Philosophy of Nursing

Topics: Health care, Health care provider, Patient Pages: 6 (1980 words) Published: January 22, 2014
Abstract: This paper explores the personal nursing philosophy I plan to convey in my nursing career. I believe the nature of nursing is rooted in commitment to public service and the undeniable desire to help those in need. Nursing is more than treating an illness; rather it is focused on delivering quality patient care that is individualized to the needs of each patient. My philosophy of nursing incorporates the knowledge of medicine while combining it with relational, compassionate caring that respects the dignity of each patient. I believe nursing care should be holistic while honoring patient values. A crucial aspect of nursing is interprofessional relationships, and collaborative efforts among healthcare professionals promote quality patient care. My philosophy of nursing extends to my community in which health promotion is something I will continually strive for.

Personal Philosophy of Nursing
For as long as I can remember I have been overwhelmed with a longing desire to care for those in need, and I feel this ultimately led me to the career choice of nursing. I feel most fulfilled when I am serving and caring for others, and my personal nursing attitude is one that is centered on compassion and service. According to Merriam-Webster’s online dictionary (2012), a philosophy is “an analysis of the grounds of and concepts expressing fundamental beliefs,” and before entering to the profession of nursing, it is important to explore my personal values and principles that will guide my nursing practice. My philosophy of nursing incorporates the knowledge of medicine while combining it with relational, compassionate caring that respects the dignity of each patient. My philosophy is one that focuses on the empowerment each patient in the delivery of holistic nursing care. This paper will explore the values I feel are necessary in relating to patients as well as health professionals, my personal work culture, and society as a whole. Personal Philosophy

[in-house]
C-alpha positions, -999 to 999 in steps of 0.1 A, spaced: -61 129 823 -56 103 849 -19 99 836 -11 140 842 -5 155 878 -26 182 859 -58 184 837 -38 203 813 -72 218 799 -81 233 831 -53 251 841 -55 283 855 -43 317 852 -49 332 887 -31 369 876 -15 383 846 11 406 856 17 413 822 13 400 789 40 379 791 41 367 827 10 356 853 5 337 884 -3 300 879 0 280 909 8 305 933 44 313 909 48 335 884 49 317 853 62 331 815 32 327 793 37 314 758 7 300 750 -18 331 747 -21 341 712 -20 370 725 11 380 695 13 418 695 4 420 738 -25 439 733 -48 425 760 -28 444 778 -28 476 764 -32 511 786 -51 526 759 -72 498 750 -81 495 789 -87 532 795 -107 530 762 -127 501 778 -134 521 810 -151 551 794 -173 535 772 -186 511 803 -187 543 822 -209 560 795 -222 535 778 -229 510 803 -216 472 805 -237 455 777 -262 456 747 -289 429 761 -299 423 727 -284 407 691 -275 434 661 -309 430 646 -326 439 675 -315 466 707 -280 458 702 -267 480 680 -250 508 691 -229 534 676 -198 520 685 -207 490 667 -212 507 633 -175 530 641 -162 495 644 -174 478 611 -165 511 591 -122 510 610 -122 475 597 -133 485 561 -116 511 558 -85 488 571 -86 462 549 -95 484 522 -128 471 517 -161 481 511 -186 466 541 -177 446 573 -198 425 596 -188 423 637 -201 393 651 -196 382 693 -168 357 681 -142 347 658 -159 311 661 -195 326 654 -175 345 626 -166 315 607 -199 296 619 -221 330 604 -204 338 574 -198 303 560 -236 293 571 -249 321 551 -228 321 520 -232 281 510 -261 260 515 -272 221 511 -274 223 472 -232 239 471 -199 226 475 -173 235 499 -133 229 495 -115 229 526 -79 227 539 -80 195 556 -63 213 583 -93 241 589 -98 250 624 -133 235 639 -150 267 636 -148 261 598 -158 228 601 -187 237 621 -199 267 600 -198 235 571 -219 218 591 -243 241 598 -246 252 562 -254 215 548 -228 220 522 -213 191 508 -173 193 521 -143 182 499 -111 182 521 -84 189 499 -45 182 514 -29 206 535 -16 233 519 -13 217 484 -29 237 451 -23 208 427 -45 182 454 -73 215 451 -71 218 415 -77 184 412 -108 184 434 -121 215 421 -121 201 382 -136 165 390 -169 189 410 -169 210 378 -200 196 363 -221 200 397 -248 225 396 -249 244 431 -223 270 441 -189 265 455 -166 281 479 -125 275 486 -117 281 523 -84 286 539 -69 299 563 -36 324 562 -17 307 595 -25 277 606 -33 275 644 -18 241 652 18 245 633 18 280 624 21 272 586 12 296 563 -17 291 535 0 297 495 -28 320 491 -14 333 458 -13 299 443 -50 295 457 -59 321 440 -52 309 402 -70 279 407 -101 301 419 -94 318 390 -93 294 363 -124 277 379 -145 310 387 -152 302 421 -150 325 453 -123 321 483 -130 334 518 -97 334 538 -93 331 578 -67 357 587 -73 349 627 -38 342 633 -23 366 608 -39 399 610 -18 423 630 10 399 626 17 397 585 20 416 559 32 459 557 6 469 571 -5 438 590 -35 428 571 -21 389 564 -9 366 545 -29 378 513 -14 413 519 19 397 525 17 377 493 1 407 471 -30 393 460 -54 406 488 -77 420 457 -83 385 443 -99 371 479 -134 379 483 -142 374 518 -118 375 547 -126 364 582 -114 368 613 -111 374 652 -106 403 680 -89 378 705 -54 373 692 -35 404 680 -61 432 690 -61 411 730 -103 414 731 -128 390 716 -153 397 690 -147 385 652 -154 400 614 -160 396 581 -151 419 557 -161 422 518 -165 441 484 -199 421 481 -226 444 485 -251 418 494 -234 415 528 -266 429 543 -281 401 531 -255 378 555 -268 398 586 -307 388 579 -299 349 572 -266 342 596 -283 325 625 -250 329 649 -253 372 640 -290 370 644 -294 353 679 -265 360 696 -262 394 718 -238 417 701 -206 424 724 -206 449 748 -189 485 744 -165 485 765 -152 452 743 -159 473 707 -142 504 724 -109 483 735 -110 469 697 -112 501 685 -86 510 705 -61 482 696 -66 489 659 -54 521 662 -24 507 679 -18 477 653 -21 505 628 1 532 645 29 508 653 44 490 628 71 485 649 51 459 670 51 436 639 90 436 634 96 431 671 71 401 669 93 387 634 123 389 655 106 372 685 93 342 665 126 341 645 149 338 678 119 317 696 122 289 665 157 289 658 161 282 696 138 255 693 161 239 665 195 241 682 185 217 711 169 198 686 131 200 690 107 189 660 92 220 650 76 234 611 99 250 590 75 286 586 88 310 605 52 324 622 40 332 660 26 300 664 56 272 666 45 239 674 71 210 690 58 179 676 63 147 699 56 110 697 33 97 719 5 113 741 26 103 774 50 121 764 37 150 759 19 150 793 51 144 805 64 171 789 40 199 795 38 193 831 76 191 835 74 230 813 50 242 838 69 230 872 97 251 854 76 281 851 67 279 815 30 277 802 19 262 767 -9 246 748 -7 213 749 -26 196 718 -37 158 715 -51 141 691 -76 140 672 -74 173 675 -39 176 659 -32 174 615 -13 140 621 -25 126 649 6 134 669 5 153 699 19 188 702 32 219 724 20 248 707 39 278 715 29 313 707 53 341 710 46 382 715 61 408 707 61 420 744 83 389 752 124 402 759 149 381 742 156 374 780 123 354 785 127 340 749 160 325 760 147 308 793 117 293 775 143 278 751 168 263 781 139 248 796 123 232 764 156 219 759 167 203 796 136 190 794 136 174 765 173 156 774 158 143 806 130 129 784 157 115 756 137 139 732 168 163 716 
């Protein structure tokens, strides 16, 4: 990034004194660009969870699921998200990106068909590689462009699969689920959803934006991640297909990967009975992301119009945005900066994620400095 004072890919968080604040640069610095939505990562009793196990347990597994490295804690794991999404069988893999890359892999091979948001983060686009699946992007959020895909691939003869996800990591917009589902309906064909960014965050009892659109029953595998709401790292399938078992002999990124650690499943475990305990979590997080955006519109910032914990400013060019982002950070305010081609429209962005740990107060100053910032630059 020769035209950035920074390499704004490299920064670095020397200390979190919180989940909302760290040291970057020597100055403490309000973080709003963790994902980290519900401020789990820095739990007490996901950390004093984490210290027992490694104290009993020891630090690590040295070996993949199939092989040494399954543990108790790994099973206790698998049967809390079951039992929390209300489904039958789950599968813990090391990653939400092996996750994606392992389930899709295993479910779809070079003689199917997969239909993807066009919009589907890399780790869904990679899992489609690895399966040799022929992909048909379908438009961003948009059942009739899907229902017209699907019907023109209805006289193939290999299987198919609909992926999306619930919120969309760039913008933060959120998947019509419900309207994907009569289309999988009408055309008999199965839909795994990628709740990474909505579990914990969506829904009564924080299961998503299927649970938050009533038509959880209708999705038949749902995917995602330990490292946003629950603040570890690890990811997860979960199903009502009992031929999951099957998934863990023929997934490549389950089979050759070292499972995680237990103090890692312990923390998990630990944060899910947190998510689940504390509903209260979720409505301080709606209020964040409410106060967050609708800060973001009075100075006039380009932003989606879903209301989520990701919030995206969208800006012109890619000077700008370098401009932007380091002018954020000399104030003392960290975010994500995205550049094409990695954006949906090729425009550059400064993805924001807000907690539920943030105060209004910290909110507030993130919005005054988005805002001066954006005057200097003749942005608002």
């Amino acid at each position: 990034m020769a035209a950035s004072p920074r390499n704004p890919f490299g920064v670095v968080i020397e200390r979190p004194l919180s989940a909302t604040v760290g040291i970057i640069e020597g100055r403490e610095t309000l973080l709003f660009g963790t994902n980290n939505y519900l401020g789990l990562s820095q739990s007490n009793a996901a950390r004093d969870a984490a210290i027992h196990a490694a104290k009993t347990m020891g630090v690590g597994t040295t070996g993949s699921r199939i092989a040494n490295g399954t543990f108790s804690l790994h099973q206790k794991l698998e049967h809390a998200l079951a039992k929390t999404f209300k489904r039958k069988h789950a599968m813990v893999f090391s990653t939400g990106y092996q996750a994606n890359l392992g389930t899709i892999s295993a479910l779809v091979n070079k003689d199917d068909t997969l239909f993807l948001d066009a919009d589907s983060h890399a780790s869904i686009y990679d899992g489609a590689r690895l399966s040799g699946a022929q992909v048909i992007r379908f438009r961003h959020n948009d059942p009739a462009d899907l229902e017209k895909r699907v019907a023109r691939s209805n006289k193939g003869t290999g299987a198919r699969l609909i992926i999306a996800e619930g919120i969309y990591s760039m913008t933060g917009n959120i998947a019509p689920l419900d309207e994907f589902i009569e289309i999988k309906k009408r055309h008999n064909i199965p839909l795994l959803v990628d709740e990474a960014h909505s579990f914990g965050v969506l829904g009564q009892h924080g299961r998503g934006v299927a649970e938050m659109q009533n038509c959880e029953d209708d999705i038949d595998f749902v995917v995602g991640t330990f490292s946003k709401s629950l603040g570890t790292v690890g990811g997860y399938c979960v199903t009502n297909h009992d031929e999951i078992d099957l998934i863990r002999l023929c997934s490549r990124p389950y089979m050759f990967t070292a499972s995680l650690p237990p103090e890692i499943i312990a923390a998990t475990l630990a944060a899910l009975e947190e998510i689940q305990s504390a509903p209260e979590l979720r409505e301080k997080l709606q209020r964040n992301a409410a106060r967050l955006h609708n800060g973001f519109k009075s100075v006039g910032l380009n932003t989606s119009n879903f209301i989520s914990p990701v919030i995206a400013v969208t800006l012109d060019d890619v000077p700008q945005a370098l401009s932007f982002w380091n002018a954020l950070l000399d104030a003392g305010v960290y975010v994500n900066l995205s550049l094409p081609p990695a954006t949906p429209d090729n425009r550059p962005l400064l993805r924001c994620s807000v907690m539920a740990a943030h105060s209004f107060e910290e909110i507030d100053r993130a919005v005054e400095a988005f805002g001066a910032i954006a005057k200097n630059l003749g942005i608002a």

The Nature of Nursing
The nature of nursing is something that cannot be simplified to one word or phrase. Nursing is more than a profession; it is more than treating those who are ill, rather it is a model of care and service to others, and it is continually evolving. The nature of nursing revolves around commitment to public service and an undeniable desire to help those in need. It is my belief that crucial aspects of nursing include the prevention of illness, the treatment of the ill, and the promotion of health, as well as caring for clients. Caring acknowledges what is important to the patient (Austgard, 2006), and I feel this shapes the delivery of nursing care. I believe to say that caring is not intertwined with nursing is to say that breathing has nothing to do with oxygen; for the two go hand and hand, and nursing would not be what it is without its aspect of caring, just like breathing would not be possible without oxygen. The nature of nursing should revolve around respect for each patient and reverence of human dignity. The nature of nursing is also rooted in science and medical knowledge. It is the goal to prevent illness and treat those who are ill, and this requires a base level of medical knowledge to make nursing care possible. Since the medical field is something that is continually evolving, nurses must keep up to date with the current best practices and delivery of patient care. Nursing is a process that requires continual research and learning. Nursing and Patient Care

In regards to nursing and patient care, my philosophy of nursing focuses on holistic, patient-centered care, as well as a caring and compassionate patient relationship. A holistic view of the patient allows the nurse to connect with patients on a relational level in which nurses get to understand the values of patients, and this kind of practice separates physician care from nursing care. “Holism involves studying and understanding the interrelationships...

References: Austgard, K. (2006). The aesthetic experience of nursing. Nursing Philosophy 7, 11-19.
Dossey, B. (2010). Holistic nursing: from Florence nightingale’s historical legacy to 21st century global nursing. Alterative Therapies 16(5), 14-15.
Malinowski, A., & Stamler, L.L. (2002). Comfort: exploration of the concept in nursing. Journal of Advanced Nursing 39(6), 599–606.
McCurry, M. K., Revell, S.H., Roy, C. (2009). Knowledge for the good of the individual and society: linking philosophy, disciplinary goals, theory, and practice. Nursing Philosophy 11, 42-52.
Philosophy. (n.d.). In Merriam-Webster’s online dictionary (11th edition). Retrieved May 26, 2012, from http://www.m-w.com/dictionary/philosophy
Wood, V., Flavell, A., Vanstolk, D., Bainbridge, L., & Nasmith, L. (2009). The road to collaboration: developing an interprofessional competency framework. Journal of Interprofessional Care 23(6), 621-629. doi: 10.3109/13561820903051477
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